The Jewish Daily Forward welcomes reader comments in order to promote thoughtful discussion on issues of importance to the Jewish community. In the interest of maintaining a civil forum, The Jewish Daily Forwardrequires that all commenters be appropriately respectful toward our writers, other commenters and the subjects of the articles. Vigorous debate and reasoned critique are welcome; name-calling and personal invective are not. While we generally do not seek to edit or actively moderate comments, our spam filter prevents most links and certain key words from being posted and The Jewish Daily Forward reserves the right to remove comments for any reason.




Find us on Facebook!
  • Slate.com's Allison Benedikt wrote that Taglit-Birthright Israel is partly to blame for the death of American IDF volunteer Max Steinberg. This is why she's wrong:
  • Israeli soldiers want you to buy them socks. And snacks. And backpacks. And underwear. And pizza. So claim dozens of fundraising campaigns launched by American Jewish and Israeli charities since the start of the current wave of crisis and conflict in Israel and Gaza.
  • The sign reads: “Dogs are allowed in this establishment but Zionists are not under any circumstances.”
  • Is Twitter Israel's new worst enemy?
  • More than 50 former Israeli soldiers have refused to serve in the current ground operation in #Gaza.
  • "My wife and I are both half-Jewish. Both of us very much felt and feel American first and Jewish second. We are currently debating whether we should send our daughter to a Jewish pre-K and kindergarten program or to a public one. Pros? Give her a Jewish community and identity that she could build on throughout her life. Cons? Costs a lot of money; She will enter school with the idea that being Jewish makes her different somehow instead of something that you do after or in addition to regular school. Maybe a Shabbat sing-along would be enough?"
  • Undeterred by the conflict, 24 Jews participated in the first ever Jewish National Fund— JDate singles trip to Israel. Translation: Jews age 30 to 45 travelled to Israel to get it on in the sun, with a side of hummus.
  • "It pains and shocks me to say this, but here goes: My father was right all along. He always told me, as I spouted liberal talking points at the Shabbos table and challenged his hawkish views on Israel and the Palestinians to his unending chagrin, that I would one day change my tune." Have you had a similar experience?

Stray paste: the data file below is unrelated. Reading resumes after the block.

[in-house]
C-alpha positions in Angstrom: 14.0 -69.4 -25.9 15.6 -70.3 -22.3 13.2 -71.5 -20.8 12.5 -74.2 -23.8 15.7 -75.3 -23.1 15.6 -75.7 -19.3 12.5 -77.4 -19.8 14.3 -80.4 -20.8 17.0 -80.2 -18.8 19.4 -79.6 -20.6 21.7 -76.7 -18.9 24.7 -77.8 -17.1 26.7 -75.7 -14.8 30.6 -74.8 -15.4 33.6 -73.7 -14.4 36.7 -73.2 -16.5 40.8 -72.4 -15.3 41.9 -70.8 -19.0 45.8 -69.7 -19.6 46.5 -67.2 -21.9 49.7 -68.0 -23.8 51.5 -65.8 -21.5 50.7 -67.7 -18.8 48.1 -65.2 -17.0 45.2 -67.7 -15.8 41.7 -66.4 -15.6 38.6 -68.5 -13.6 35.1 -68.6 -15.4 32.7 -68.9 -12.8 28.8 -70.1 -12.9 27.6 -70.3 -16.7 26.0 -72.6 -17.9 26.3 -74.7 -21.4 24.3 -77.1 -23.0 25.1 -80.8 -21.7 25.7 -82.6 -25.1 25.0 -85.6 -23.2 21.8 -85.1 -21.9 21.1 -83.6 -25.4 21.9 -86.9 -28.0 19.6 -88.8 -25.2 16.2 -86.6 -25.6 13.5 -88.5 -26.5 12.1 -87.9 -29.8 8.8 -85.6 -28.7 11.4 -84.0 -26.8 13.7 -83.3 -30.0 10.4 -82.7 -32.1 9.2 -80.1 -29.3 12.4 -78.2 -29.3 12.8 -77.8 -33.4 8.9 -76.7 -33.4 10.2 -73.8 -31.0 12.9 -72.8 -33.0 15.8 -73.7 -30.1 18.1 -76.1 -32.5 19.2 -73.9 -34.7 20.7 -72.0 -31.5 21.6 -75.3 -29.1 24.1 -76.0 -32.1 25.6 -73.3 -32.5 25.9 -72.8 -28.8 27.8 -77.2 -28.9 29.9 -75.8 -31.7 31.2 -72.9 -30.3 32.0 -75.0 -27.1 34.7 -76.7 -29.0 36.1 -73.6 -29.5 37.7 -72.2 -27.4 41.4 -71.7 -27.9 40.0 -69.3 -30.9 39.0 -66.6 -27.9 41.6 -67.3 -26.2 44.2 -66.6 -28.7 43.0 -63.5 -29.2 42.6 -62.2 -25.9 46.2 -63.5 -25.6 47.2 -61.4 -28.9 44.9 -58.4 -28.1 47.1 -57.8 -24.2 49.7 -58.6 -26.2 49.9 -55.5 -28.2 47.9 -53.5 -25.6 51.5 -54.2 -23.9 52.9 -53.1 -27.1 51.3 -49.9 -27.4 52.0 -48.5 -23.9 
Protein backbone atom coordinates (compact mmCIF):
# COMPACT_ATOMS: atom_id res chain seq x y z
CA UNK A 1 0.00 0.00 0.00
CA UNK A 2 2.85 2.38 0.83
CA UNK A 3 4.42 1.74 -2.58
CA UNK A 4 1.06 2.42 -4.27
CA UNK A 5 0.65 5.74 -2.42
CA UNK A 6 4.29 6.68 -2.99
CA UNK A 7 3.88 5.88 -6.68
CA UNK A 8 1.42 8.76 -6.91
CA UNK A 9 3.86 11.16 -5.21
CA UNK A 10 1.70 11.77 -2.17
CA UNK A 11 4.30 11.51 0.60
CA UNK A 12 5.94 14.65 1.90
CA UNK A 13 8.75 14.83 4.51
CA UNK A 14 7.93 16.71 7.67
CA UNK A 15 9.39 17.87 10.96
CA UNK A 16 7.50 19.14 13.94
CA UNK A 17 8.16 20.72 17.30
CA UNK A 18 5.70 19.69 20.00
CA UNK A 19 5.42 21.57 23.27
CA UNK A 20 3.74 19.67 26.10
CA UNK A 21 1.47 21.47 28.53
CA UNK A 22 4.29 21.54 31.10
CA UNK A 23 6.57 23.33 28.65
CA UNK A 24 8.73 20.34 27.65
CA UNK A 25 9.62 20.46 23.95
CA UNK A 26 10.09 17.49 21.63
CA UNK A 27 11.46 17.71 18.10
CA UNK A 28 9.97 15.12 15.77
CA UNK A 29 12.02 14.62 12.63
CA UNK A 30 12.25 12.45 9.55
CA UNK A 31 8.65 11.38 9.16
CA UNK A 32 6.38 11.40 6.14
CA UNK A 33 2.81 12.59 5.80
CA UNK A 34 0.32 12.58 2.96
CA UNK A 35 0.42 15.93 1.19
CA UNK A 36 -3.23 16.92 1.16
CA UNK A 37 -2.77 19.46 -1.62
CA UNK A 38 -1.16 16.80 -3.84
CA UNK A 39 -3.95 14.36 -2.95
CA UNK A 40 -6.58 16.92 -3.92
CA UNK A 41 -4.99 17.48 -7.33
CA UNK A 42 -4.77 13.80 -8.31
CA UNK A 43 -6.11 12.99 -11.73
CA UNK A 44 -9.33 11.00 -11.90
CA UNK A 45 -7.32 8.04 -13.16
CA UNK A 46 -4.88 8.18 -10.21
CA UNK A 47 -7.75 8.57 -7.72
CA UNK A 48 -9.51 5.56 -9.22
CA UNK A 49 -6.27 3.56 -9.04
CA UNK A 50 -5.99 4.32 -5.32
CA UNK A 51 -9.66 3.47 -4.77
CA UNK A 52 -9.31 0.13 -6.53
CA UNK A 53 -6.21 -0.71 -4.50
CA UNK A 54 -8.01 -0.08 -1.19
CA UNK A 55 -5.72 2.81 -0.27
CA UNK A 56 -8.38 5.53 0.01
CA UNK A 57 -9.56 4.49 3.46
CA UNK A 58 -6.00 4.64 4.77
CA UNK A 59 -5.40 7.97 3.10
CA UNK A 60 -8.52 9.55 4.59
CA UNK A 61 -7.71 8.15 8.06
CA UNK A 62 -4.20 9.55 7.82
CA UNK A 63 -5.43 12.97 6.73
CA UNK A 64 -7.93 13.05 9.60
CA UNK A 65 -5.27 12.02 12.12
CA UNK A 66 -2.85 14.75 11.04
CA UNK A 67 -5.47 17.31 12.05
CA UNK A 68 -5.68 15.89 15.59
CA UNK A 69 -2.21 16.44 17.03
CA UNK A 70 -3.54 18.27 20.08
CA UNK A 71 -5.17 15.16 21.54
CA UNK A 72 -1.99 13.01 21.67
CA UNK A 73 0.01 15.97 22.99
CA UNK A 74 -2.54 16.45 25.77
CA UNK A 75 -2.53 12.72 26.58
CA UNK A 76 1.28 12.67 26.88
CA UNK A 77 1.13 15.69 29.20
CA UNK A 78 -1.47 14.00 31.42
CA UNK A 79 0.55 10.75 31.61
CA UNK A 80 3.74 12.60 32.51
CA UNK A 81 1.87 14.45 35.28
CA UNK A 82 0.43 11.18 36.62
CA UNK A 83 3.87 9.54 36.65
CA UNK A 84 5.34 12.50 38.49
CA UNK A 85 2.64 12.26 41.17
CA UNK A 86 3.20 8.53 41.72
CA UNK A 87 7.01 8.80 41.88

• "'What’s this, mommy?' she asked, while pulling at the purple sleeve to unwrap this mysterious little gift mom keeps hidden in the inside pocket of her bag. Oh boy, how do I answer?"
  • "I fear that we are witnessing the end of politics in the Israeli-Palestinian conflict. I see no possibility for resolution right now. I look into the future and see only a void." What do you think?
  • Not a gazillionaire? Take the "poor door."
  • "We will do what we must to protect our people. We have that right. We are not less deserving of life and quiet than anyone else. No more apologies."
  • "Woody Allen should have quit while he was ahead." Ezra Glinter's review of "Magic in the Moonlight": http://jd.fo/f4Q1Q
  • Jon Stewart responds to his critics: “Look, obviously there are many strong opinions on this. But just merely mentioning Israel or questioning in any way the effectiveness or humanity of Israel’s policies is not the same thing as being pro-Hamas.”
  • "My bat mitzvah party took place in our living room. There were only a few Jewish kids there, and only one from my Sunday school class. She sat in the corner, wearing the right clothes, asking her mom when they could go." The latest in our Promised Lands series — what state should we visit next?
  • from-cache

Would you like to receive updates about new stories?




















We will not share your e-mail address or other personal information.

Already subscribed? Manage your subscription.